As Sophie grew older, Johanna seemed to find the company of her little girl more acceptable. In 1736 she took the child to the Court of Brunswick for the first time to meet the woman to whom she owed her own upbringing and marriage, the Duchess Elizabeth Sophie Marie of Brunswick-Lüneberg. Still aged only seven, Sophie greatly enjoyed herself, prattling away, being spoiled and petted and, as she put it herself, ‘insufferably forward’. Johanna was in the habit of staying at this Court for several months of every year (escaping from the boredom of Stettin), and from now on Sophie always went with her. This was where she first experienced the routines and rituals of formal court life, a training which would prove invaluable to her. Around the time of this first visit, she became aware of the kind of future which might await her, and of the possibility of aiming high. In her memoirs she attributes this realisation to comments made by Dr Laurentius Bolhagen, a close friend and adviser of her father. Bolhagen was reading a gazette containing an account of the marriage of Princess Auguste of Saxe-Gotha-Altenburg, one of Sophie’s second cousins, to the Prince of Wales (in April 1736), and he commented to Babet Cardel: ‘Really, this Princess has been much less carefully brought up than ours; she is not beautiful either, but there she is, destined to become Queen of England! Who knows what future faces ours?’
In the same year, Sophie suffered her first serious illness; from the symptoms she describes – initially a violent cough and sharp chest pains – it was clearly a form of pneumonia. In the same year Johanna also suffered the death of a baby daughter, Auguste. Sophie spent three weeks in bed with a fever, the cough and chest pains continuing, only able to lie on her left side. Such medical treatment as was provided for her was experimental; as she herself recalled: ‘I was given many mixtures to take, but God alone knows what they were!’ When she was finally well enough to get out of bed, it was observed that she had developed a pronounced curvature of the spine. This appears rather to have frightened her parents, who were already having to cope with one disabled child, the elder of Sophie’s two brothers (her second brother, Frederick August, having been born in 1734) being able to walk only with the aid of crutches. It seems more than likely that both children were affected by rickets, a condition where skeletal deformities occur as a result of vitamin D deficiency and a lack of direct sunlight. They were keen to keep the news of Sophie’s apparent deformity within the family; if it were to become public, it would seriously damage her marriage prospects. Her parents’ horrified reaction cannot have done much for Sophie’s already fragile self-confidence. Neither can the bizarre treatment they eventually procured for her. The only local person they could find with a reputation for skill in straightening out ‘dislocations’ was the town’s executioner. After examining Sophie in the greatest secrecy, he ordered that her back and shoulders should be rubbed every day with the saliva of a servant girl, who was under strict orders not to eat anything beforehand. It is possible that the massage may have done Sophie some good, but in addition she was made to wear, night and day, an uncomfortable corset. Curiously, the executioner also gave her a black ribbon to wear round her right arm and shoulder. After about 18 months, Sophie’s spine began to grow straight again, and by the time she was II she was allowed to stop wearing the corset (though it would in any event have been quite normal for a girl of her age and time to wear at least a reinforced bodice to push back the shoulders and thus keep the back flat).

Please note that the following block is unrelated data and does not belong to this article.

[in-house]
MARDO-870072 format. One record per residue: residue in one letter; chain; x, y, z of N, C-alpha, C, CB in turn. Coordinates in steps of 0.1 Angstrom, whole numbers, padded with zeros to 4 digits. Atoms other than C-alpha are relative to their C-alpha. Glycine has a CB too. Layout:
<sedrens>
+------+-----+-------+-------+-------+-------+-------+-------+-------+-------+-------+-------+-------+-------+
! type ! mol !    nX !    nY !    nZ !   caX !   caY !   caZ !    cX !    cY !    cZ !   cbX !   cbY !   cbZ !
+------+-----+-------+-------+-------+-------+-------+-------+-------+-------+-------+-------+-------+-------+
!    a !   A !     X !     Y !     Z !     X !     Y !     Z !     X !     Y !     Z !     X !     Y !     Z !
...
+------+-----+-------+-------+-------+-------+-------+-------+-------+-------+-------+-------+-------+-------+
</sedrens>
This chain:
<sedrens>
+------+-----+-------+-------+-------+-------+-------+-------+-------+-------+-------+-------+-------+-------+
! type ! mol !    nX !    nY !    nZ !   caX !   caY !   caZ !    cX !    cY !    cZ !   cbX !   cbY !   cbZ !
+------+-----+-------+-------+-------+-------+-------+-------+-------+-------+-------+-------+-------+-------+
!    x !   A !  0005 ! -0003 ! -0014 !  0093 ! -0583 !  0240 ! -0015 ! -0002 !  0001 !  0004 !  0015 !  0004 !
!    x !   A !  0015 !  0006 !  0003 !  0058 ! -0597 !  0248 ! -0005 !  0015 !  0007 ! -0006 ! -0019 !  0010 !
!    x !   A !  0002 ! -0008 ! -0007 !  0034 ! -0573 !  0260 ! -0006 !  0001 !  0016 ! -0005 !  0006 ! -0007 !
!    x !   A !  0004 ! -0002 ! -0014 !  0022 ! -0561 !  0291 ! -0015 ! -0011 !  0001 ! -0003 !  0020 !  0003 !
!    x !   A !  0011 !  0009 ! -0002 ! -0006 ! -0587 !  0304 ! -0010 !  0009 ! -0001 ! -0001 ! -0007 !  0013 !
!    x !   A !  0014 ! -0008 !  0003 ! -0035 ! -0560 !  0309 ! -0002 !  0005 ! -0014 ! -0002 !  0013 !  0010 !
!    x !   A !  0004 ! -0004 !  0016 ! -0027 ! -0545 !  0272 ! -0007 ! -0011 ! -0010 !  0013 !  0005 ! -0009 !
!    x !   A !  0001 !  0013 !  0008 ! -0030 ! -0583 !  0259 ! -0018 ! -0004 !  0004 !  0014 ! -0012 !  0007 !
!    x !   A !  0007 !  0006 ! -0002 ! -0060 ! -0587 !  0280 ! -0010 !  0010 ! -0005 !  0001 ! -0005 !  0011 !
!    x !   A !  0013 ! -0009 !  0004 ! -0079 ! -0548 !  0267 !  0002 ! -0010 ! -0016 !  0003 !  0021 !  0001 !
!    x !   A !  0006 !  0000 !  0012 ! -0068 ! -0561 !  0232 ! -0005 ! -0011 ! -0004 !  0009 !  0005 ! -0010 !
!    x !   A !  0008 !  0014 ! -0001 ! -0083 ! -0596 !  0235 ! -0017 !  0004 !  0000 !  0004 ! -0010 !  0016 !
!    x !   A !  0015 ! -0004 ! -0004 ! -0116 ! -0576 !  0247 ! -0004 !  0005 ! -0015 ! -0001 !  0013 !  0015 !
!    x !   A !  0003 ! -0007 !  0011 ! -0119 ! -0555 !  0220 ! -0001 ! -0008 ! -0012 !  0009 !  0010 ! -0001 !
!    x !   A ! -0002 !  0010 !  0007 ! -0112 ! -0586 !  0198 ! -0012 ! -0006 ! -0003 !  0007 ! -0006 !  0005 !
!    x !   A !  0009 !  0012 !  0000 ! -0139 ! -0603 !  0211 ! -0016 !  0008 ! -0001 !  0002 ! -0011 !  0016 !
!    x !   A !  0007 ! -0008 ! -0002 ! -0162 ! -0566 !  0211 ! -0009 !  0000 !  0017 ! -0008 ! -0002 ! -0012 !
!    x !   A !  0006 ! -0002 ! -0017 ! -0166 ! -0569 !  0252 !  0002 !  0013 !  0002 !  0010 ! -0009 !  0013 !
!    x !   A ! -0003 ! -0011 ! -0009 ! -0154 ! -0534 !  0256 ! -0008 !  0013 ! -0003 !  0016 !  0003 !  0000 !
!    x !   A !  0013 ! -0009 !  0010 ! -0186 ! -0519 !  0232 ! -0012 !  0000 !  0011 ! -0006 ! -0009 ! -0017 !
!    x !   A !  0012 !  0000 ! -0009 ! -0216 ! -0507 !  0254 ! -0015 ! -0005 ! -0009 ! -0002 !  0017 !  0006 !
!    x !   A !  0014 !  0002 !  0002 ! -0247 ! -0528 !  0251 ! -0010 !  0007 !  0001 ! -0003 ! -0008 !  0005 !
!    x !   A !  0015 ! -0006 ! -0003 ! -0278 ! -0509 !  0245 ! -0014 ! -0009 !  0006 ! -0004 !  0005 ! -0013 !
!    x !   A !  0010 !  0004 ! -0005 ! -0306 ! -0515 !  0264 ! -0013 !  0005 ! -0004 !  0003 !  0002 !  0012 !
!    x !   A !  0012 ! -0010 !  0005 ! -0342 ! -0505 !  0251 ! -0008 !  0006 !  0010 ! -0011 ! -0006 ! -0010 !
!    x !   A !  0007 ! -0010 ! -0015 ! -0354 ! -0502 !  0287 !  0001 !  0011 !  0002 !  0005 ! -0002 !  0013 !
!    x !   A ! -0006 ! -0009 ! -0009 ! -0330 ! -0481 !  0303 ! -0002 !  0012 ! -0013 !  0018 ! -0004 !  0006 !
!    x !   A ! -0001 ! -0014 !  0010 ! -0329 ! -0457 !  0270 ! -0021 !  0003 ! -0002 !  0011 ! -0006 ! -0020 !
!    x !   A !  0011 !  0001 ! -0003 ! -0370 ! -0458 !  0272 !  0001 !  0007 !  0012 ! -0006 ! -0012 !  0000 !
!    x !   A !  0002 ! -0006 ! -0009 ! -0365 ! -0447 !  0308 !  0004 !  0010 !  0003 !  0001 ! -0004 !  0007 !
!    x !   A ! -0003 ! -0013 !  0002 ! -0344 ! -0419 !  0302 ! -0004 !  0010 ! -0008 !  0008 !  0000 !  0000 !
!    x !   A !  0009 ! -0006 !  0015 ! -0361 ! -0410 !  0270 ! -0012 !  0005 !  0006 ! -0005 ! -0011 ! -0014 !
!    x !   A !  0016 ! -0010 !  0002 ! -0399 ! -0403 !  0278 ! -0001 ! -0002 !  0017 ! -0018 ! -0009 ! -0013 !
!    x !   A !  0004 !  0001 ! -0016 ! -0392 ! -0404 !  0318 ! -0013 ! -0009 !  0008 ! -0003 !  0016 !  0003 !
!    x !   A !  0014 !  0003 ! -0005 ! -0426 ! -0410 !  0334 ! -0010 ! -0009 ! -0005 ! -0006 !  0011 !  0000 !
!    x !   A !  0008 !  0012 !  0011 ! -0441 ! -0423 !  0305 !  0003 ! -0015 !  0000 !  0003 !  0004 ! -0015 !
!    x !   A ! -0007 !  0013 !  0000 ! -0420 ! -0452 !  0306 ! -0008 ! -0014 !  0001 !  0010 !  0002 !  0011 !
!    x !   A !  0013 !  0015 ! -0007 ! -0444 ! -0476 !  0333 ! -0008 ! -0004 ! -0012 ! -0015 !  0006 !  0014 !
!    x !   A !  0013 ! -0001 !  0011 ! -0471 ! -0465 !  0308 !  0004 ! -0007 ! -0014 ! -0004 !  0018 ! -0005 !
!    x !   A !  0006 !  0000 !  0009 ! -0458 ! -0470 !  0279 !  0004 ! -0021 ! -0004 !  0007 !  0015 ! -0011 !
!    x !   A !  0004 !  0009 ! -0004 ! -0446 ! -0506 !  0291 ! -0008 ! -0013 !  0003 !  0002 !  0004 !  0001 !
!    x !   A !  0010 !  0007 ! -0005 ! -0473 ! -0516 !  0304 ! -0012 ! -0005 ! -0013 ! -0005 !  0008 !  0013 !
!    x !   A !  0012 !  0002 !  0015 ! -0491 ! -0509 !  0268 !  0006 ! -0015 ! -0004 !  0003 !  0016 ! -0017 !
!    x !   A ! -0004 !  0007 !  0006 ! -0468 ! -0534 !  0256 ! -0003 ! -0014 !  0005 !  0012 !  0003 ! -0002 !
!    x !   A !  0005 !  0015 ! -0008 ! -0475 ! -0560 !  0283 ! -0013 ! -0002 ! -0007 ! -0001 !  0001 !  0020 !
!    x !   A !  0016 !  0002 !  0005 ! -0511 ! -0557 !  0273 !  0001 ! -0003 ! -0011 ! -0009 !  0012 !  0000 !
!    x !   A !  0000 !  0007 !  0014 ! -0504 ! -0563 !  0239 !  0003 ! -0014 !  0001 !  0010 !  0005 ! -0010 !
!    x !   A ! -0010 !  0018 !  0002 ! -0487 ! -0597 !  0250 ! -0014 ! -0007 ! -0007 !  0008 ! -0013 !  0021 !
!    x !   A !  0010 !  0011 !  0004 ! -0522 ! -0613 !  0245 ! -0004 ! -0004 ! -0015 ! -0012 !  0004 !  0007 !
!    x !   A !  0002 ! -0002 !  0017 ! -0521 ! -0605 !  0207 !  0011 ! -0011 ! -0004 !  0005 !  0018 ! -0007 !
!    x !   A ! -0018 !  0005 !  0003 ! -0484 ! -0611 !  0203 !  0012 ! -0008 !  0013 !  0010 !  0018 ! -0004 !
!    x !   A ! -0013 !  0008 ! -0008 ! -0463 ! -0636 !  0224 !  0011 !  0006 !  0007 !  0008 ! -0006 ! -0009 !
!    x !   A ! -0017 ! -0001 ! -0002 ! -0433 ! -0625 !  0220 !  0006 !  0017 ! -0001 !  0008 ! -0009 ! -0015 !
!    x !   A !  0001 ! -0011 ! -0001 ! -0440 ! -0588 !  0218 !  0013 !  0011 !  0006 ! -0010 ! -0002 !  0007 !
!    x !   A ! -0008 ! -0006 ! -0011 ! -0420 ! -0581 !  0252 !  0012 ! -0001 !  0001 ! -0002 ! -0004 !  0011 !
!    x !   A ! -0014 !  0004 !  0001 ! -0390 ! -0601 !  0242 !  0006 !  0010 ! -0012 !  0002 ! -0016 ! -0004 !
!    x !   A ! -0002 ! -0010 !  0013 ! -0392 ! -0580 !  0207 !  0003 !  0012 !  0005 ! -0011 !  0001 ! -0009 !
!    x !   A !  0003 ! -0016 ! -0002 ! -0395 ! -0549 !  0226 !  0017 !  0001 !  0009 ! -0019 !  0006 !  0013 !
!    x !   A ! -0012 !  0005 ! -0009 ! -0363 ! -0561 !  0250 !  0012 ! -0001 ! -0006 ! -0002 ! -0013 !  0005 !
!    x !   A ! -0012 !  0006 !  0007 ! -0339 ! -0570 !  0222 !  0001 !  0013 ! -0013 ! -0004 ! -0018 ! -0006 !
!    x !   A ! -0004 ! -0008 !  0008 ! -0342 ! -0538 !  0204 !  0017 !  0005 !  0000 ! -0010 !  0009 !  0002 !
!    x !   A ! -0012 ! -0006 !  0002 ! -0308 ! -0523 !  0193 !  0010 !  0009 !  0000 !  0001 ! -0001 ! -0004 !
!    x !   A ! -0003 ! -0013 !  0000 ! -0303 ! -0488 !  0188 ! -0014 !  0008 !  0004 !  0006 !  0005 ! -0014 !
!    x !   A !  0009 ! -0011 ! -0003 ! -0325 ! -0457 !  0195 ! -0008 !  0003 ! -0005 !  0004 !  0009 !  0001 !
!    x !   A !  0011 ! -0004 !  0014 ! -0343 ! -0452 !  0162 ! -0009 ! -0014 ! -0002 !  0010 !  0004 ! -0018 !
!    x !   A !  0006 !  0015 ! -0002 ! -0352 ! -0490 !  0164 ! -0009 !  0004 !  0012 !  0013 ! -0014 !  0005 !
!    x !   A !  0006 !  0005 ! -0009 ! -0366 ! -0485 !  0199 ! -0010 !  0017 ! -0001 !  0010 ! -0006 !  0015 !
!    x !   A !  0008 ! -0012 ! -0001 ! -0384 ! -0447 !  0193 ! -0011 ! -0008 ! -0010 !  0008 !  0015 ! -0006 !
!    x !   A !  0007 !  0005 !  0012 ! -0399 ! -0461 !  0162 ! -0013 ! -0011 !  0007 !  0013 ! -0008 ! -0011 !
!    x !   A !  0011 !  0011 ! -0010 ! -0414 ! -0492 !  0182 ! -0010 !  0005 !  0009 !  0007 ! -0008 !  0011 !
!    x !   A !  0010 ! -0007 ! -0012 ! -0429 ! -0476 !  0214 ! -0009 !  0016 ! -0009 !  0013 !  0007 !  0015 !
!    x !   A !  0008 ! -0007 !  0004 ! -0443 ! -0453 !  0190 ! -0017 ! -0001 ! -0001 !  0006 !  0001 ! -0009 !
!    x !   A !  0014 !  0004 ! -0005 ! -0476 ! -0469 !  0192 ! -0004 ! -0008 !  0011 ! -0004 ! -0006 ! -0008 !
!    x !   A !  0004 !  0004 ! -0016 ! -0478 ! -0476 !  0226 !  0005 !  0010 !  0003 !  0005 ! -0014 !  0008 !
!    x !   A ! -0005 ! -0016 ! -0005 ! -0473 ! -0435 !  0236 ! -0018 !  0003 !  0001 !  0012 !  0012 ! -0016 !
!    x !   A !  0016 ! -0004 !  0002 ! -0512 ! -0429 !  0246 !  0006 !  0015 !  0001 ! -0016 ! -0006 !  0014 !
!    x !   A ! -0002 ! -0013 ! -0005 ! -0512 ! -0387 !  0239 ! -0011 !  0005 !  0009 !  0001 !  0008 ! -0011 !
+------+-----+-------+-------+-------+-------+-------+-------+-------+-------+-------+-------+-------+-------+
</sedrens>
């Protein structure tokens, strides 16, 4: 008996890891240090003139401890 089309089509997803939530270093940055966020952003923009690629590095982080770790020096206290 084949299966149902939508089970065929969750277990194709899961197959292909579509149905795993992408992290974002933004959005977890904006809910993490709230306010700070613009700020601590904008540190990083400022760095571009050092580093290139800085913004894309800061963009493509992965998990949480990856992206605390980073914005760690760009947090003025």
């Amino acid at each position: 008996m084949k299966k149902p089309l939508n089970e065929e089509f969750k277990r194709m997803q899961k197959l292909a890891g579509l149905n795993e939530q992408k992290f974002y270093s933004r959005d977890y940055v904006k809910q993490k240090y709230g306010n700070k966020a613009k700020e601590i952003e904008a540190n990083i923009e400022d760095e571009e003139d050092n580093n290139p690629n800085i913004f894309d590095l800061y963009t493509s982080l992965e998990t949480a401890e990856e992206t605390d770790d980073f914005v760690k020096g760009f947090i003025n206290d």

Clearly Sophie’s parents did not believe in mollycoddling their little girl. Neither did they act with much sensitivity. Around the same time that she became ill they decided she was too old for dolls and other toys, so they were all confiscated. The grown woman claims not to have suffered much from this, as she was imaginative enough to turn anything that came to hand into a toy. Arguably, this is where she first learnt how to make the best of a not particularly good situation, how to bide her time, be watchful, retreat into her inner self and prepare for the time when she would be able to act, even though this was hardly a conscious strategy at the ag...